STEM with a Capital “T”

A MiddleWeb Blog

 

 

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Something puzzles me about STEM. I know that STEM means more than just teaching science or technology or math or engineering. STEM means using a truly integrated approach to these studies.

I look up “STEM lessons” and I find some lessons focused around a science topic or a math topic that uses a problem-solving approach. I find others that actually integrate science and math through an engineering process.

But what about the T in STEM? Are we placing too little emphasis on the T in our STEM lessons? Just where does technology fit, and what does the T in STEM lessons look like, anyway?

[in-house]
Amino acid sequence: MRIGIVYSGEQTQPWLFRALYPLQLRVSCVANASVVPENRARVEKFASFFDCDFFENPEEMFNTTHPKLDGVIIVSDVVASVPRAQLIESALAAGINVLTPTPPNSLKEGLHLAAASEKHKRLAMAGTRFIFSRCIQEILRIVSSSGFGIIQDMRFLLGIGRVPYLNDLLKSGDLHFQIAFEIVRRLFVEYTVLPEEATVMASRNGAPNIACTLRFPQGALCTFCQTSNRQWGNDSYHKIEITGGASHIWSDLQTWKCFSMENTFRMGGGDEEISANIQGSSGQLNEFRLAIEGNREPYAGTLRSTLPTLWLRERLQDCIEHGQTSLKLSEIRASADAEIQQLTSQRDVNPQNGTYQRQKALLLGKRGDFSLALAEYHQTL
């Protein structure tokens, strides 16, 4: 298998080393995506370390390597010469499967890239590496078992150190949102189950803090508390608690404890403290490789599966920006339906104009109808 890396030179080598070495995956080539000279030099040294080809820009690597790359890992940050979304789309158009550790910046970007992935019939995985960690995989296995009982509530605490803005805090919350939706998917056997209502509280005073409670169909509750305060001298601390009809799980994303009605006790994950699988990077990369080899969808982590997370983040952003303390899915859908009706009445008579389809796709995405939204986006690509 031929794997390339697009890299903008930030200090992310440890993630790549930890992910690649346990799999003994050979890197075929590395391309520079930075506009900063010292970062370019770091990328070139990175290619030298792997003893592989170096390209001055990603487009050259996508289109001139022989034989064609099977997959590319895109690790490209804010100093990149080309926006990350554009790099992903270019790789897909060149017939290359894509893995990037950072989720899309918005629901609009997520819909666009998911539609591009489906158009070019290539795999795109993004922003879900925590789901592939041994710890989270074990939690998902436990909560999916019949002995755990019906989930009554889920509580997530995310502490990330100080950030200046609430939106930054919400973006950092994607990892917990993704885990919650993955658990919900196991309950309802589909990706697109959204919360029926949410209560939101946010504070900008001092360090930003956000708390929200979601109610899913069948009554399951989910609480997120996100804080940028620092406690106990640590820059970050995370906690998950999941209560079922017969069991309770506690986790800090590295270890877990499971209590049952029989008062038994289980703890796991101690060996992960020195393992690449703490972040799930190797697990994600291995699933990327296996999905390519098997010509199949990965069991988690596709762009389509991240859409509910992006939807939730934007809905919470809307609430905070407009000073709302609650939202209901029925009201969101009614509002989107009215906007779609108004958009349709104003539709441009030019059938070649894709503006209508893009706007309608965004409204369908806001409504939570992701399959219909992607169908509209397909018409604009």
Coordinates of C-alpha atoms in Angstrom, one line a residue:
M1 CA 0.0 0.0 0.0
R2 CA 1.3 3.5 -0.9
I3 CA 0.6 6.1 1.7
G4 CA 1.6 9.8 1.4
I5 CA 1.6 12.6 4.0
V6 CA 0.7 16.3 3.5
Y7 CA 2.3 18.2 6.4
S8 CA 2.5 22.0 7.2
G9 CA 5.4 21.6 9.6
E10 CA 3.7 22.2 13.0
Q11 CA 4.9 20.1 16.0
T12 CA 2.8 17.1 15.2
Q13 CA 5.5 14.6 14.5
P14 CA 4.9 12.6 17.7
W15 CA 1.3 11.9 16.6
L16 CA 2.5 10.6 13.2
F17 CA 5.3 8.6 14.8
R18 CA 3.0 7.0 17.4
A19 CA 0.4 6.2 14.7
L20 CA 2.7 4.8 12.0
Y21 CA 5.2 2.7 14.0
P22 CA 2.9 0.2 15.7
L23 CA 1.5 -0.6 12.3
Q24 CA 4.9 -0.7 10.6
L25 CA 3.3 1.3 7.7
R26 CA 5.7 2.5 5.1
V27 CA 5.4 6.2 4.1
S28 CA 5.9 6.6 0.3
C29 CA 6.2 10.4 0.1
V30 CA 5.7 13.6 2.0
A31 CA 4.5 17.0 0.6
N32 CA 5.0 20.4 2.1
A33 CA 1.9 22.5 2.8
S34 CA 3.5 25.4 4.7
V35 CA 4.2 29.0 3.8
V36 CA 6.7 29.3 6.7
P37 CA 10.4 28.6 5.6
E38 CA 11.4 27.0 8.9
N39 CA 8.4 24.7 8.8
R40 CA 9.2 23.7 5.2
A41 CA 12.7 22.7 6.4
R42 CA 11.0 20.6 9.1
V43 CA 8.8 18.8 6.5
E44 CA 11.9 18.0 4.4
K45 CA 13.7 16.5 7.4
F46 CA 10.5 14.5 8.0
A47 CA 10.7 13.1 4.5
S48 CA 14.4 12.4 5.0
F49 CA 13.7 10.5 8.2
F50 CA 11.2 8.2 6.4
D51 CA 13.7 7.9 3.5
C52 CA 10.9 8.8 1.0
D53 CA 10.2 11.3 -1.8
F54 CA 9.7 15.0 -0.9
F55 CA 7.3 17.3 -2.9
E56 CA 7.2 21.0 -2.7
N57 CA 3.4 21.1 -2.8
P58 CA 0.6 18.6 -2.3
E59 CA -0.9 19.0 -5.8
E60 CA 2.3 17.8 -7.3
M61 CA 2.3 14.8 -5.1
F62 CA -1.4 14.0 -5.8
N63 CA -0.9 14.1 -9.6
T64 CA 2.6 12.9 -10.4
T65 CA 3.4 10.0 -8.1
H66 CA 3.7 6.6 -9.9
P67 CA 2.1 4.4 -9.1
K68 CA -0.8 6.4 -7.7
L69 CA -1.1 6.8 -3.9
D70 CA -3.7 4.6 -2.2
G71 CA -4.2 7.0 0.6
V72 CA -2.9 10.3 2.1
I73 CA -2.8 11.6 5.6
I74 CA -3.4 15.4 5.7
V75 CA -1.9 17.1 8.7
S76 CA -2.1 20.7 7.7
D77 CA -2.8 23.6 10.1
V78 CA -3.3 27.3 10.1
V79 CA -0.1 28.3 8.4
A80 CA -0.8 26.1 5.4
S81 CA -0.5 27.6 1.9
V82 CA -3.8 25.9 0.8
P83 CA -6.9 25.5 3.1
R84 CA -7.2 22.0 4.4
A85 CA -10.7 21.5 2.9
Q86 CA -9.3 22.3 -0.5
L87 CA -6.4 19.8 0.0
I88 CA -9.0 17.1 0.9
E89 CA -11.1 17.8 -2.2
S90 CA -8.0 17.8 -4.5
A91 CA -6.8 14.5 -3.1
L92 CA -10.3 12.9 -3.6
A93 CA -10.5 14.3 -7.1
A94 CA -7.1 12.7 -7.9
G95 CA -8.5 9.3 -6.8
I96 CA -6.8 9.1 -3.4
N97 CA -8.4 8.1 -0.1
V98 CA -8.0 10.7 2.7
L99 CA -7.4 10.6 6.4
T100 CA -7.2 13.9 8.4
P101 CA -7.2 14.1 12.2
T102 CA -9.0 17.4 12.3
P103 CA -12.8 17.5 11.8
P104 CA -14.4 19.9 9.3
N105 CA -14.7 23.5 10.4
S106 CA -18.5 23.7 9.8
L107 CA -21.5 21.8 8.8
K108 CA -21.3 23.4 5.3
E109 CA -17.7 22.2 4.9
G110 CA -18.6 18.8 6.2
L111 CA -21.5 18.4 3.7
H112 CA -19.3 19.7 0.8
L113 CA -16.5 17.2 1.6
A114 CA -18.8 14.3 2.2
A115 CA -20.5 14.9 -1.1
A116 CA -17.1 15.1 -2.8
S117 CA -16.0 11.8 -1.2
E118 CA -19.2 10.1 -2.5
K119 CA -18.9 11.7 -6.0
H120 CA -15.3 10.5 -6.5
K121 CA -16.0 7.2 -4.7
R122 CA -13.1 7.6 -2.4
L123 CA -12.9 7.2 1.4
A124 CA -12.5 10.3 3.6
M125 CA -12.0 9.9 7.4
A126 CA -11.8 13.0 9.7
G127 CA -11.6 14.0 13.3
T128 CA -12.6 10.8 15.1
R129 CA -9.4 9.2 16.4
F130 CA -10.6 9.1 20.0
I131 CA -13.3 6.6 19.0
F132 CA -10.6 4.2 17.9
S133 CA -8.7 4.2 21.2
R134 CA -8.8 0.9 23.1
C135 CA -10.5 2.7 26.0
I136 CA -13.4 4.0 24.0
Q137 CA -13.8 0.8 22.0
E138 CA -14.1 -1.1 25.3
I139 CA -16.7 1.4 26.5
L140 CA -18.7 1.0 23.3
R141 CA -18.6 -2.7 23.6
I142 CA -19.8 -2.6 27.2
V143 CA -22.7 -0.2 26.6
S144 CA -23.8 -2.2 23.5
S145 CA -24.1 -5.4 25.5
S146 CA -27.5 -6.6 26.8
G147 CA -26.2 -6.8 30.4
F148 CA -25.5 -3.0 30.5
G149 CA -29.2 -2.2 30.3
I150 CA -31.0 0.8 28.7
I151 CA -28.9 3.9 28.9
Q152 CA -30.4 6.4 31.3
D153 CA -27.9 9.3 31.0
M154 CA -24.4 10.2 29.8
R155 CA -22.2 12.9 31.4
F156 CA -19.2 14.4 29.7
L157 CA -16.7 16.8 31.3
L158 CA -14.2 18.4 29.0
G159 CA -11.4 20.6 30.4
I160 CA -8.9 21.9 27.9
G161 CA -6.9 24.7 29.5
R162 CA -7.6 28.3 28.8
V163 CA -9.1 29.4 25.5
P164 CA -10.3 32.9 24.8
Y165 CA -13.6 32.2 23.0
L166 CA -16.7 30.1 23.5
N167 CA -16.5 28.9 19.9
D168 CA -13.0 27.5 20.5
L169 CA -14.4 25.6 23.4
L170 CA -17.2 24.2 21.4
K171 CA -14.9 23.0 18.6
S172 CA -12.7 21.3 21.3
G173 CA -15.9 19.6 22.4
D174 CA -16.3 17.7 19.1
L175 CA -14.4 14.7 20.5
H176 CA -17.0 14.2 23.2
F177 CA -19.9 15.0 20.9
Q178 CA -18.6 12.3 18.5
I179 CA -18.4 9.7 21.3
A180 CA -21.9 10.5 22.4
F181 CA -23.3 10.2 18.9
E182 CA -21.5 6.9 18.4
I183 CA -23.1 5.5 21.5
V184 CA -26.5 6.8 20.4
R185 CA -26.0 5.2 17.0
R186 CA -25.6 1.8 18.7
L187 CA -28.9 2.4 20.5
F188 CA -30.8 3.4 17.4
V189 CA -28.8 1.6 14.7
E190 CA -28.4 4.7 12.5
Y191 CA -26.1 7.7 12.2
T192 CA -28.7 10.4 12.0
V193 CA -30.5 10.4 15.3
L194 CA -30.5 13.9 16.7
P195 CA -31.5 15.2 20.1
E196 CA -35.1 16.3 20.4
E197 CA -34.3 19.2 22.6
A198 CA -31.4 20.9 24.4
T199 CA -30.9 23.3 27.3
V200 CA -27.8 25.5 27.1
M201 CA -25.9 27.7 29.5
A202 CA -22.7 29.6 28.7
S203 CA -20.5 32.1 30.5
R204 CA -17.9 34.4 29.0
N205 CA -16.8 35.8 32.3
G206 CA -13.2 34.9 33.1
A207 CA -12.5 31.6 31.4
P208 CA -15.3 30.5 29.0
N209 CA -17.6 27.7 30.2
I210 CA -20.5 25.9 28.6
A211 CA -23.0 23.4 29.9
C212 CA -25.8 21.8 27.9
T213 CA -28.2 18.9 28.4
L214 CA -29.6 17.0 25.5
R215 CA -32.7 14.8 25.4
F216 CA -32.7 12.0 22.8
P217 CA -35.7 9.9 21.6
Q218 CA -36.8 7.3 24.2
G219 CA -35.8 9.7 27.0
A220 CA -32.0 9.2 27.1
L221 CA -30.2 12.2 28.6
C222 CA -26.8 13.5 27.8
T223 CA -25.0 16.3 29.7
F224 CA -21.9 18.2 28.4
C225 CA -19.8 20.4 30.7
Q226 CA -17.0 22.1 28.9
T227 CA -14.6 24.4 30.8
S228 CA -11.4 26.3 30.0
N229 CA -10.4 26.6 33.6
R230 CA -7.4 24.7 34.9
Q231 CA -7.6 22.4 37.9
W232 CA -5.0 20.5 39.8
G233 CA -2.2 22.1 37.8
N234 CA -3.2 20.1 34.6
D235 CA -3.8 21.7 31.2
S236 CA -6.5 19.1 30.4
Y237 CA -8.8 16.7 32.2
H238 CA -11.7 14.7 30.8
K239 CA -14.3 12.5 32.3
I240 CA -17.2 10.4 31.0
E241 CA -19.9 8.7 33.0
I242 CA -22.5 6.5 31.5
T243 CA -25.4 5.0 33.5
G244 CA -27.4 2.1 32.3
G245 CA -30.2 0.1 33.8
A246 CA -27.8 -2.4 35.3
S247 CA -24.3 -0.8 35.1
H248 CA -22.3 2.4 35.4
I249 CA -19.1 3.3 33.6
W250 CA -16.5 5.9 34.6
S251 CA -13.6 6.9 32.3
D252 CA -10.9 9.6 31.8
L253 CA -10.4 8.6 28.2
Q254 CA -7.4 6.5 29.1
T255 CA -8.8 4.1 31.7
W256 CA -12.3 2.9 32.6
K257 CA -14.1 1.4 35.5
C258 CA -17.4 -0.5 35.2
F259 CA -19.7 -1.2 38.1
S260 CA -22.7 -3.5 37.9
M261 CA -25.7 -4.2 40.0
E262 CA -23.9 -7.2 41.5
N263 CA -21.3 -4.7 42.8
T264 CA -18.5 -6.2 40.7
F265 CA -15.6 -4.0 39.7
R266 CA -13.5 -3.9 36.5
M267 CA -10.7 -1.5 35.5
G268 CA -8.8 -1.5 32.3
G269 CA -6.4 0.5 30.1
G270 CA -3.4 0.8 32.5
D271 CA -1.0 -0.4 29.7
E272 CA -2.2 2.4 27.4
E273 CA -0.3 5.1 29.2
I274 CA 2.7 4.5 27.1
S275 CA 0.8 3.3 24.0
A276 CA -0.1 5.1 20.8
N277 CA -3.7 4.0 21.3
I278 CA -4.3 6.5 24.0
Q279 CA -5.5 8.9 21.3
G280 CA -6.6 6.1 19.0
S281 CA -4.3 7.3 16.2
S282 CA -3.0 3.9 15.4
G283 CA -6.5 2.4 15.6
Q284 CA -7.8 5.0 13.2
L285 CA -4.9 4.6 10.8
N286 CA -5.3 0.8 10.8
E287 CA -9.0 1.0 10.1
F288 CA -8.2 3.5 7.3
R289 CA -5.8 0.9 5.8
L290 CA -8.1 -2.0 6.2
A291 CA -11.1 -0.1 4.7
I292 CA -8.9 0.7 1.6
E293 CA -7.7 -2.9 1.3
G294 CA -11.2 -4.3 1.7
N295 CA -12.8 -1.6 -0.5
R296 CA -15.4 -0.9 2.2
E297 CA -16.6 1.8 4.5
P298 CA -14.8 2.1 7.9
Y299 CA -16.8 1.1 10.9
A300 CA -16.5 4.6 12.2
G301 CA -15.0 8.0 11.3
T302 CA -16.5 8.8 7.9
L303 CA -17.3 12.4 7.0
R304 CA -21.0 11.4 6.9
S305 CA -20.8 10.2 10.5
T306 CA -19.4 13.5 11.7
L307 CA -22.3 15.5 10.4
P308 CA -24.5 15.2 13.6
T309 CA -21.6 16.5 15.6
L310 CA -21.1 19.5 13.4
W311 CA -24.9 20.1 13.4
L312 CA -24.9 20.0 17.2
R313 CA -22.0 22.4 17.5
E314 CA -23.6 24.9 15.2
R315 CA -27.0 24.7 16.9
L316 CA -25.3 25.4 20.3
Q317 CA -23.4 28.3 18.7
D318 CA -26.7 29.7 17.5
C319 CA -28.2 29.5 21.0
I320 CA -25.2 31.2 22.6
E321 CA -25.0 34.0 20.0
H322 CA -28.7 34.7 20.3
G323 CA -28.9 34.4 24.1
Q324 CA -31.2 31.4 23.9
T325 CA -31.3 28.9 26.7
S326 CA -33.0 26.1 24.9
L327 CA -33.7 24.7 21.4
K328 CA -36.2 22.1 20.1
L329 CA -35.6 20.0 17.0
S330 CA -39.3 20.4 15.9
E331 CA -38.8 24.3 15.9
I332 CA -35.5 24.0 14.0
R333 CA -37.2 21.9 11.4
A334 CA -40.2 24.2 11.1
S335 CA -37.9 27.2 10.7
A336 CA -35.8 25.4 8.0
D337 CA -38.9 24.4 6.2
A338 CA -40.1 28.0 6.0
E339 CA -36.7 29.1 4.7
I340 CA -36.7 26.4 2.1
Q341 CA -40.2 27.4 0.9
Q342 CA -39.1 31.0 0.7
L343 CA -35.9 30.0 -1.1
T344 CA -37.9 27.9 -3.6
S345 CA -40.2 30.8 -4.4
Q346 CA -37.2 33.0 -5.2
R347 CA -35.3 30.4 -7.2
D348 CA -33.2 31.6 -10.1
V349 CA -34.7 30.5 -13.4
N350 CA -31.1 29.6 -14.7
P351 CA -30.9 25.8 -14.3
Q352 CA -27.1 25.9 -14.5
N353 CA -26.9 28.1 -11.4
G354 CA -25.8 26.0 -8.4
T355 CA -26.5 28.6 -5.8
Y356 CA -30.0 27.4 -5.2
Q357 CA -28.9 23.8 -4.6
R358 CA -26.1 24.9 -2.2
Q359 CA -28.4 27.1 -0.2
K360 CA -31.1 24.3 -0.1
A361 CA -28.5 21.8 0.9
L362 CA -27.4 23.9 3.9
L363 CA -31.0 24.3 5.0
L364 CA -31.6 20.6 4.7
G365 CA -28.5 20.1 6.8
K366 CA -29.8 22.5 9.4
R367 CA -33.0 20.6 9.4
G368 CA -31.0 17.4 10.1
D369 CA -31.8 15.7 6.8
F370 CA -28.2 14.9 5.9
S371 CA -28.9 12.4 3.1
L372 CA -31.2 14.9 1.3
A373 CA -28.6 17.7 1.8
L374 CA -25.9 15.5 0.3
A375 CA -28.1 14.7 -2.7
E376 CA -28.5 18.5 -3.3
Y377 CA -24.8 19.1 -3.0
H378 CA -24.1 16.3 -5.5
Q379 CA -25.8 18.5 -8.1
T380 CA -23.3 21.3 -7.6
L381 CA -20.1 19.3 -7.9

As far as I can tell, there are at least 3 ways of thinking about the T in STEM.

Technology as the outcome of the lesson

To understand one approach to integrating the T into STEM, try this in your classroom:

Ask your students to look around the classroom and write down as many examples of technology as they can. You may let them pair up to come up with a list.

Invite some volunteers to share their answers. Chances are they’ll mention electronic equipment such as a computer, a smart board, a projector, and so on.

Give them this definition of technology: Technology is any product or process made to meet a human need or want. Let them chew on that for a moment; then clarify by explaining that when we create something to solve a problem or to satisfy a want, the thing we create is a technology.

Ask them to again look around the classroom and list as many examples of technology as they can. They may begin to understand that everyday objects– objects such as chairs, pencils, floor tile, and so on – are also technologies because they are made to meet specific needs.